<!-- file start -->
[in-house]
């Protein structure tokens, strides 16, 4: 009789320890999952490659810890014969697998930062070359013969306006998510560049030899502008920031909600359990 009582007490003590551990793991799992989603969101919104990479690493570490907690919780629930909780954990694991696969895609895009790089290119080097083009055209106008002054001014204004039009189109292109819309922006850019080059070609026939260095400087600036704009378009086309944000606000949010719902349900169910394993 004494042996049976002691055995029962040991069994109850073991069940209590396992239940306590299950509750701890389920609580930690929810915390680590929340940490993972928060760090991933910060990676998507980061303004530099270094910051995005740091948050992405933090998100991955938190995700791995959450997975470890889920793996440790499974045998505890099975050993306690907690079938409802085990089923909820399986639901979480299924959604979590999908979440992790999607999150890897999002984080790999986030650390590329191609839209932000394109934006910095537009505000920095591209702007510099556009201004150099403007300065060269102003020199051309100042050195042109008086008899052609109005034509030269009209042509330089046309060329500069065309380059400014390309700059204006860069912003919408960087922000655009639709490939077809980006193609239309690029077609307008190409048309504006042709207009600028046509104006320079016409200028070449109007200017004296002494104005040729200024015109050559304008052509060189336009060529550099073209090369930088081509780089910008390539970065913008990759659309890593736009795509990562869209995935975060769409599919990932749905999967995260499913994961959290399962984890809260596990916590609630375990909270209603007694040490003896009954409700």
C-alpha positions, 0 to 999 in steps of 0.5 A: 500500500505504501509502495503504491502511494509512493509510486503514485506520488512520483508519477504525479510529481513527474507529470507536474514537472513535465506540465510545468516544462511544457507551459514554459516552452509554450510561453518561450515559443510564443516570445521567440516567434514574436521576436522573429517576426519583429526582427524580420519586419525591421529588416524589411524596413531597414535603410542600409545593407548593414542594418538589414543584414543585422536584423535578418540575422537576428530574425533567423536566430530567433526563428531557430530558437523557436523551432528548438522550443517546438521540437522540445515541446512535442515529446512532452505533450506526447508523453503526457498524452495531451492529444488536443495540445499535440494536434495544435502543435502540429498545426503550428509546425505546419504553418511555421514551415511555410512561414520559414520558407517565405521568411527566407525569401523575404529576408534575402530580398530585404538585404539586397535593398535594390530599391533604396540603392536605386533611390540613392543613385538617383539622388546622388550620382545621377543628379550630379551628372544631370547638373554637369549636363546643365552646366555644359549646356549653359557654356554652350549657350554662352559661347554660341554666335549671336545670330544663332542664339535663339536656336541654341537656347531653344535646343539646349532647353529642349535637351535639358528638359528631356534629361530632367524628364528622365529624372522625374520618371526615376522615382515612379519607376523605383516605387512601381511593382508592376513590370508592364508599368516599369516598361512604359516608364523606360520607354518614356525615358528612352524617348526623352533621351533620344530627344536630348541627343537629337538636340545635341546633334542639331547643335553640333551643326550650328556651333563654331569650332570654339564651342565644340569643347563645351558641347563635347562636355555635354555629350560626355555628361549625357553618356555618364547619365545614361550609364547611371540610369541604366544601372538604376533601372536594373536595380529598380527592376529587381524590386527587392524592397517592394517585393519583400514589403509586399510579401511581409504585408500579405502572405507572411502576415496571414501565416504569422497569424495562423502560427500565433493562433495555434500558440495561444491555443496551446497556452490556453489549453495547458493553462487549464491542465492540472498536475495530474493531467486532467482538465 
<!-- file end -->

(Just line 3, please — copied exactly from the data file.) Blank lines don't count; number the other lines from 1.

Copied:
C-alpha positions, 0 to 999 in steps of 0.5 A: 500500500505504501509502495503504491502511494509512493509510486503514485506520488512520483508519477504525479510529481513527474507529470507536474514537472513535465506540465510545468516544462511544457507551459514554459516552452509554450510561453518561450515559443510564443516570445521567440516567434514574436521576436522573429517576426519583429526582427524580420519586419525591421529588416524589411524596413531597414535603410542600409545593407548593414542594418538589414543584414543585422536584423535578418540575422537576428530574425533567423536566430530567433526563428531557430530558437523557436523551432528548438522550443517546438521540437522540445515541446512535442515529446512532452505533450506526447508523453503526457498524452495531451492529444488536443495540445499535440494536434495544435502543435502540429498545426503550428509546425505546419504553418511555421514551415511555410512561414520559414520558407517565405521568411527566407525569401523575404529576408534575402530580398530585404538585404539586397535593398535594390530599391533604396540603392536605386533611390540613392543613385538617383539622388546622388550620382545621377543628379550630379551628372544631370547638373554637369549636363546643365552646366555644359549646356549653359557654356554652350549657350554662352559661347554660341554666335549671336545670330544663332542664339535663339536656336541654341537656347531653344535646343539646349532647353529642349535637351535639358528638359528631356534629361530632367524628364528622365529624372522625374520618371526615376522615382515612379519607376523605383516605387512601381511593382508592376513590370508592364508599368516599369516598361512604359516608364523606360520607354518614356525615358528612352524617348526623352533621351533620344530627344536630348541627343537629337538636340545635341546633334542639331547643335553640333551643326550650328556651333563654331569650332570654339564651342565644340569643347563645351558641347563635347562636355555635354555629350560626355555628361549625357553618356555618364547619365545614361550609364547611371540610369541604366544601372538604376533601372536594373536595380529598380527592376529587381524590386527587392524592397517592394517585393519583400514589403509586399510579401511581409504585408500579405502572405507572411502576415496571414501565416504569422497569424495562423502560427500565433493562433495555434500558440495561444491555443496551446497556452490556453489549453495547458493553462487549464491542465492540472498536475495530474493531467486532467482538465 